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Proposal would help pay off Coloradan's student loan debt

Graduates would have to stay and work in Colorado for the two years the state is paying their loans.

DENVER — Democratic state legislators plan to bring a bill this session that would have the state make student loan payments of recent college graduates for two years. 

Democratic Governor Jared Polis has already earmarked $14 million for the concept.

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But not every new graduate would qualify. There would be three caveats:

First, students would have to graduate from one of Colorado’s public colleges.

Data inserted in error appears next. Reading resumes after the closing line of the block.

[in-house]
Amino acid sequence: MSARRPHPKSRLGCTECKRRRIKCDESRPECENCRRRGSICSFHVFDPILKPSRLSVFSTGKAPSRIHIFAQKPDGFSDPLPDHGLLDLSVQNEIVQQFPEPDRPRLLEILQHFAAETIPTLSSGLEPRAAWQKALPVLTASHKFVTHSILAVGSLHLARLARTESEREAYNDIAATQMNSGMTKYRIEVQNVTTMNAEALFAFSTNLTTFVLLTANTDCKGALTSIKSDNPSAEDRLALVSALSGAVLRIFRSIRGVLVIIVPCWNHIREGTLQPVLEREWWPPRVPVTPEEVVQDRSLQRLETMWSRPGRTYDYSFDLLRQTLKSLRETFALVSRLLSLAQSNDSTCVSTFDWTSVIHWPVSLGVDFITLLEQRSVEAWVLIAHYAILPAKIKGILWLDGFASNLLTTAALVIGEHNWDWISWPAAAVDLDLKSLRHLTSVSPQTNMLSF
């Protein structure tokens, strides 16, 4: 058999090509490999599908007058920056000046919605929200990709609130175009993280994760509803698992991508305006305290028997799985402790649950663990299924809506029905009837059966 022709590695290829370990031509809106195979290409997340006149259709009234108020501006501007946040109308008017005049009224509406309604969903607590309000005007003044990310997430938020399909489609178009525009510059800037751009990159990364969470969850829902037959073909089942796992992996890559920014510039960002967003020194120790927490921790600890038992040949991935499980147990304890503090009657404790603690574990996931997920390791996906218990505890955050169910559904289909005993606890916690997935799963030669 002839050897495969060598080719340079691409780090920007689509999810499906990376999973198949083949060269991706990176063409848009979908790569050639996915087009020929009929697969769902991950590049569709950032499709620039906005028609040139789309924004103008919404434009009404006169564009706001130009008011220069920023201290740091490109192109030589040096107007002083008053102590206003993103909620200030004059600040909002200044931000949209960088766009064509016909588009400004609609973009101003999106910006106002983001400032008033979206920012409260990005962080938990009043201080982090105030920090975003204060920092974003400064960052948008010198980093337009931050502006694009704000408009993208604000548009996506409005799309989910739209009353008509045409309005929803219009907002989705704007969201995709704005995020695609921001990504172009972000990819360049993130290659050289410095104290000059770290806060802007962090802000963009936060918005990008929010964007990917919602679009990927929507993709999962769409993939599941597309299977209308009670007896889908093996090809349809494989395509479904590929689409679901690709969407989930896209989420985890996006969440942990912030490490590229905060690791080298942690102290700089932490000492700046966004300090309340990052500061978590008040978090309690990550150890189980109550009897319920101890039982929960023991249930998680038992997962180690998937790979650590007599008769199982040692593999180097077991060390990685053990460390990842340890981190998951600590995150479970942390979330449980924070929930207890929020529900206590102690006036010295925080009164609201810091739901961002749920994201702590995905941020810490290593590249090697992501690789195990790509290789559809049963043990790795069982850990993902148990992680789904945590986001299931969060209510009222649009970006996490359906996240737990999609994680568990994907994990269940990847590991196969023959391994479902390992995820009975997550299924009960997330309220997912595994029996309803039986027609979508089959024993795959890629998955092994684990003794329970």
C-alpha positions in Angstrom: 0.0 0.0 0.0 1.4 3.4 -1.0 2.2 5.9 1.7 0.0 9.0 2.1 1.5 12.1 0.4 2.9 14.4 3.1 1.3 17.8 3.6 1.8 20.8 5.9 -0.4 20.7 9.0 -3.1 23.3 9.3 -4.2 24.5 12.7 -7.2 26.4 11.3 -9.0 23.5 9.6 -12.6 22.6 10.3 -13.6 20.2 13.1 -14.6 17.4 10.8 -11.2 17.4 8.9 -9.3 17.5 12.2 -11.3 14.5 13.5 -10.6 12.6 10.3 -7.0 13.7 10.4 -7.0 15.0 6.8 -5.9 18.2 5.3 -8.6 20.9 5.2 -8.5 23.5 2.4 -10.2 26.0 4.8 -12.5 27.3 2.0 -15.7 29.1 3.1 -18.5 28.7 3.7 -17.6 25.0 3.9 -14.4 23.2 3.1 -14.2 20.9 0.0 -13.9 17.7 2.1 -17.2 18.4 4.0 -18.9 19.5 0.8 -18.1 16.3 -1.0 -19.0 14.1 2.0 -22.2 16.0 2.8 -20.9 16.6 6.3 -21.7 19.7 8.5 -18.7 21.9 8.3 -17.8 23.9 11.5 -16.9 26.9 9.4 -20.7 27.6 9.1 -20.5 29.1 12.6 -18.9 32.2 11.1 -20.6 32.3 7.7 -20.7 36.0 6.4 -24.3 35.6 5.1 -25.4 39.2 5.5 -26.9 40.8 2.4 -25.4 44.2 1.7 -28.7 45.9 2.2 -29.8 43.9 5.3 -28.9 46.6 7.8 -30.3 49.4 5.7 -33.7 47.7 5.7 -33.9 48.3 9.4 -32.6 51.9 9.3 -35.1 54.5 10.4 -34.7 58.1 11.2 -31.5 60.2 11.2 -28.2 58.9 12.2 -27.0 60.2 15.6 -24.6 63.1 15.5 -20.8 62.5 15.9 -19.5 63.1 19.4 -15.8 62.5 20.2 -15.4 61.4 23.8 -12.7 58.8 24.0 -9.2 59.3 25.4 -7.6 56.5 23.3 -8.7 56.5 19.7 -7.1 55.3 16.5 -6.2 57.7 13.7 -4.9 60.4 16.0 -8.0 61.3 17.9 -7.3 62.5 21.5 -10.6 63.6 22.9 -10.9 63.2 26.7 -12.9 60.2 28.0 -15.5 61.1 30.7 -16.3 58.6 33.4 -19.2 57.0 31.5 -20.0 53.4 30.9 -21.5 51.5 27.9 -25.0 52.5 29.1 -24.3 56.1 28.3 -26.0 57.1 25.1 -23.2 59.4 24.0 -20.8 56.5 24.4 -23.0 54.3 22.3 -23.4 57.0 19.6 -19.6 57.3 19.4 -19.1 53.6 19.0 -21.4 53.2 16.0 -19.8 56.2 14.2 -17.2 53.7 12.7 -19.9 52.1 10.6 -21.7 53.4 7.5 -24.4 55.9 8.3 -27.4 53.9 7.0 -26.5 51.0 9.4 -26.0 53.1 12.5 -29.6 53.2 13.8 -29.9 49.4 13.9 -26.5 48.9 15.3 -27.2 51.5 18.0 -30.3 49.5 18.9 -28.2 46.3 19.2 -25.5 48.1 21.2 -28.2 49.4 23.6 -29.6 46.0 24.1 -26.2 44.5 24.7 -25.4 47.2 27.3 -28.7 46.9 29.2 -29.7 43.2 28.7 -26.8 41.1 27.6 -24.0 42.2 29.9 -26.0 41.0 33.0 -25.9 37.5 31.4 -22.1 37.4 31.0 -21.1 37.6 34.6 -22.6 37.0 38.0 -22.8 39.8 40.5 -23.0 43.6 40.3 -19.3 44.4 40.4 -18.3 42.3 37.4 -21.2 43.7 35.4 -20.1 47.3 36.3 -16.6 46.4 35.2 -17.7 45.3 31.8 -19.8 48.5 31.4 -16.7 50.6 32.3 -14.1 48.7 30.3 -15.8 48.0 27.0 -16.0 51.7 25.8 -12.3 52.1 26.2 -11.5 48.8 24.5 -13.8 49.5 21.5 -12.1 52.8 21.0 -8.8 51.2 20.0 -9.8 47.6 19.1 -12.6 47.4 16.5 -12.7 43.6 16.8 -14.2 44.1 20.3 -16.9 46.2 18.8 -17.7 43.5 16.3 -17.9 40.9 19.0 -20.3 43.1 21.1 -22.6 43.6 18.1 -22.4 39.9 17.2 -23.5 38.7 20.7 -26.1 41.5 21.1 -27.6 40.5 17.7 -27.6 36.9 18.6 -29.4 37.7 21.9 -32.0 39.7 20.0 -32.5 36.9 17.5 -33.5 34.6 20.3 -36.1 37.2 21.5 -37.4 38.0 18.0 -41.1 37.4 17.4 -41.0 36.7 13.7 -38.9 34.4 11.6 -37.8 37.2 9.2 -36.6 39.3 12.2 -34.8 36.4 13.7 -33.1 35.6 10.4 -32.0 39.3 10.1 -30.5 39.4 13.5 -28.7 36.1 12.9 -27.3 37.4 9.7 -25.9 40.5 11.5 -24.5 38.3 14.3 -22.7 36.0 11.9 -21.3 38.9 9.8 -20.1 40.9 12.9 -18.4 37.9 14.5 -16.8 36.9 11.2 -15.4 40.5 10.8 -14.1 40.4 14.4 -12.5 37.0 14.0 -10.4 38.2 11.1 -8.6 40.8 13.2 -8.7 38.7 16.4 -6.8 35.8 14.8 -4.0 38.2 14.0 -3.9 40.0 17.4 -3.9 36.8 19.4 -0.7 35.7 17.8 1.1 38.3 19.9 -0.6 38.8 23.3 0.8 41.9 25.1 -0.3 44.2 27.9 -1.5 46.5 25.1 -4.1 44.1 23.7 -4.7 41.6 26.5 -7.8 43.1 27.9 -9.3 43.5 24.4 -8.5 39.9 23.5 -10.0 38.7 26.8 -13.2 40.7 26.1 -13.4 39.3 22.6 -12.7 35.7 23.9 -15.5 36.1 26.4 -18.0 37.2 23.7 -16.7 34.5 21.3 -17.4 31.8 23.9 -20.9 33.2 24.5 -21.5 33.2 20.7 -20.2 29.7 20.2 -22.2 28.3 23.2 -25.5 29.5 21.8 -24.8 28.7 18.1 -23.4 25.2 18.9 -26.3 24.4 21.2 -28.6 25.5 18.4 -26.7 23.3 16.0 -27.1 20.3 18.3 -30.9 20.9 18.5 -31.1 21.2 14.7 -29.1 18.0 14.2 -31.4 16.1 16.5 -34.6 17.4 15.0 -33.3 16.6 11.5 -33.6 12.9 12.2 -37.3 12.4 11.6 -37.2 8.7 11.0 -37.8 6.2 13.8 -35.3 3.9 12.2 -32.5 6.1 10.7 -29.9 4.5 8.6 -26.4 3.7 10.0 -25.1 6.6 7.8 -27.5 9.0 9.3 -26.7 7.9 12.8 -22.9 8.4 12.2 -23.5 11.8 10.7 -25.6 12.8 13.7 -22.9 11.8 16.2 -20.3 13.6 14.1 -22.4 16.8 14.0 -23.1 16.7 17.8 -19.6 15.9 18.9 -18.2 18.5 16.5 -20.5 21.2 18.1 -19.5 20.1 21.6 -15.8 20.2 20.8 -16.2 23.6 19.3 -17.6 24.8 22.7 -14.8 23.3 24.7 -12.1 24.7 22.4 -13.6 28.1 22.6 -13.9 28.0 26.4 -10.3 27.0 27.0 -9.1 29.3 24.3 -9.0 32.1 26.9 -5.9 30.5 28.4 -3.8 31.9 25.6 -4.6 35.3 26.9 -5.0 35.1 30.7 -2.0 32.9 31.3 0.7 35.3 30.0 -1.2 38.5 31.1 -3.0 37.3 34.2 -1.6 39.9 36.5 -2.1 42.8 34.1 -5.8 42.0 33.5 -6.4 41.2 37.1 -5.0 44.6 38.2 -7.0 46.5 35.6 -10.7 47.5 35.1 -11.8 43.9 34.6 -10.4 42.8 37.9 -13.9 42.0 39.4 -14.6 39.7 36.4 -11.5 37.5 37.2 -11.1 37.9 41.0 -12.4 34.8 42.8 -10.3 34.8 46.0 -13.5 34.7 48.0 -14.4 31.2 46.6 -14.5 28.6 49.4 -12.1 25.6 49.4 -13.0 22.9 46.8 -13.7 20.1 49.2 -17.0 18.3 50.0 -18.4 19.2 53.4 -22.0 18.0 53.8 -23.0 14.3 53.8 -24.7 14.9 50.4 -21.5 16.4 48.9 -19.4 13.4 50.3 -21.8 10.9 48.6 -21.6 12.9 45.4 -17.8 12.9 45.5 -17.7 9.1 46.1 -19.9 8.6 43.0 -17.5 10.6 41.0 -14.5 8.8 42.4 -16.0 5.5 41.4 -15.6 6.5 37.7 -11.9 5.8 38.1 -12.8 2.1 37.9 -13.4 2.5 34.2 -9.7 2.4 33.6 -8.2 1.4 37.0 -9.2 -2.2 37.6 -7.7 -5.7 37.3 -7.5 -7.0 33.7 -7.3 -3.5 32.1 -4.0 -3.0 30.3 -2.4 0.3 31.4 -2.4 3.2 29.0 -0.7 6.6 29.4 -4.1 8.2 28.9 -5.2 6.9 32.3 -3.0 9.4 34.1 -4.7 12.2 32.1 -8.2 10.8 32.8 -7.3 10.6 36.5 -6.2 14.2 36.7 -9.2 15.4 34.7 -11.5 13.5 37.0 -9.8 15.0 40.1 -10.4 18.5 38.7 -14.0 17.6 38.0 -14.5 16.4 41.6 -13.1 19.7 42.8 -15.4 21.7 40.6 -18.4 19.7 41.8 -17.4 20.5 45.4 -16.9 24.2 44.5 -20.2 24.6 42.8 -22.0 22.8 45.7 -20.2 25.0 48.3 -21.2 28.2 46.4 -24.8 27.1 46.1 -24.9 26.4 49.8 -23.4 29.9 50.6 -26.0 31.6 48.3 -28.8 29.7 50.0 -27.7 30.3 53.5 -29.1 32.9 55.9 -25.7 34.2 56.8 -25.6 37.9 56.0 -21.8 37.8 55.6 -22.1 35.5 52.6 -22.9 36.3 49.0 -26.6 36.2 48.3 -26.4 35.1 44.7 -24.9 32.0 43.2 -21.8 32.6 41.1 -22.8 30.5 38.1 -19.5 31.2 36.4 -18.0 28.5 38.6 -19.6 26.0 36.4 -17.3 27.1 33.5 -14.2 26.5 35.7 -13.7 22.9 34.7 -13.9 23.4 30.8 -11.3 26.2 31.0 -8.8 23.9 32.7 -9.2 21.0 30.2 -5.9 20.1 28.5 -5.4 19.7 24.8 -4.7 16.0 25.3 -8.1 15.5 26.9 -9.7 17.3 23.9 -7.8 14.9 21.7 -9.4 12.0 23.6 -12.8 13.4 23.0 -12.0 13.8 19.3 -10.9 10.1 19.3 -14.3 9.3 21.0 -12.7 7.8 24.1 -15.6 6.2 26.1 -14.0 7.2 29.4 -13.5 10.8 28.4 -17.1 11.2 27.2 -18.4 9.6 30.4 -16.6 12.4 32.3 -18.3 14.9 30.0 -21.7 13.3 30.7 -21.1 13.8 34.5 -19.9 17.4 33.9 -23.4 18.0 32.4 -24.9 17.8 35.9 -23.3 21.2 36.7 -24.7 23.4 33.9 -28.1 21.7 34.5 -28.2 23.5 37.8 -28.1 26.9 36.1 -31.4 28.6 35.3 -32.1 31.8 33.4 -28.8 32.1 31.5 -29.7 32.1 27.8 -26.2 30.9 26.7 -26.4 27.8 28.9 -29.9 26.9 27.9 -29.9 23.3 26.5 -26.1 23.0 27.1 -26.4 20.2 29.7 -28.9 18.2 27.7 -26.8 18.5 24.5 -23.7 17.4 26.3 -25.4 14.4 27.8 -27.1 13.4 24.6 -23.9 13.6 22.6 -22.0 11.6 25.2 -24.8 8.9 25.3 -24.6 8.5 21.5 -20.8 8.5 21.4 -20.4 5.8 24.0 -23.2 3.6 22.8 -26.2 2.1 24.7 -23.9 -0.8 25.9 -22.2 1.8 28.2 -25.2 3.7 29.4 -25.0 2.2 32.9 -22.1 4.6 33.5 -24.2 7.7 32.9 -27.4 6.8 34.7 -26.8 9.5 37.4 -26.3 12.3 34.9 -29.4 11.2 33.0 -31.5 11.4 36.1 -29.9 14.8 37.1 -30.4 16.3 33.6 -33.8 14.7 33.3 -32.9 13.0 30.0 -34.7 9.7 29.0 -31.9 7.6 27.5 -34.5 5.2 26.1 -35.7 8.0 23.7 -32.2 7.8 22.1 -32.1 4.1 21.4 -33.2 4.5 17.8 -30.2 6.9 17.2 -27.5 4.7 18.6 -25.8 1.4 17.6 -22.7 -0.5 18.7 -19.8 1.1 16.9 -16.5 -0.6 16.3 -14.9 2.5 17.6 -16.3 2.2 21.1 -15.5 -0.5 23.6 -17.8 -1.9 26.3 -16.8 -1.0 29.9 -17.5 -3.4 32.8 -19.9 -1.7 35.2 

Second, graduates would have to stay and work in Colorado for the two years the state is paying their loans. 

Finally, graduates would first have to qualify for a federal income-based repayment plan.

The Federal government will extend one’s student loan, lowering monthly payment amounts, under certain, high, debt-to-income ratios. Graduates can’t make more than $55,000 when they enter a federal income-based repayment plan and the payment amount is capped at 15% of whatever one earns above 150% of the poverty level.

Read more about that here: https://www.finaid.org/loans/ibr.phtml

The group New Era Colorado is behind the policy, based on a similar program in New York. 

9NEWS reached out to Colorado’s Independence Institute for a conservative, free-market perspective but haven't heard back.

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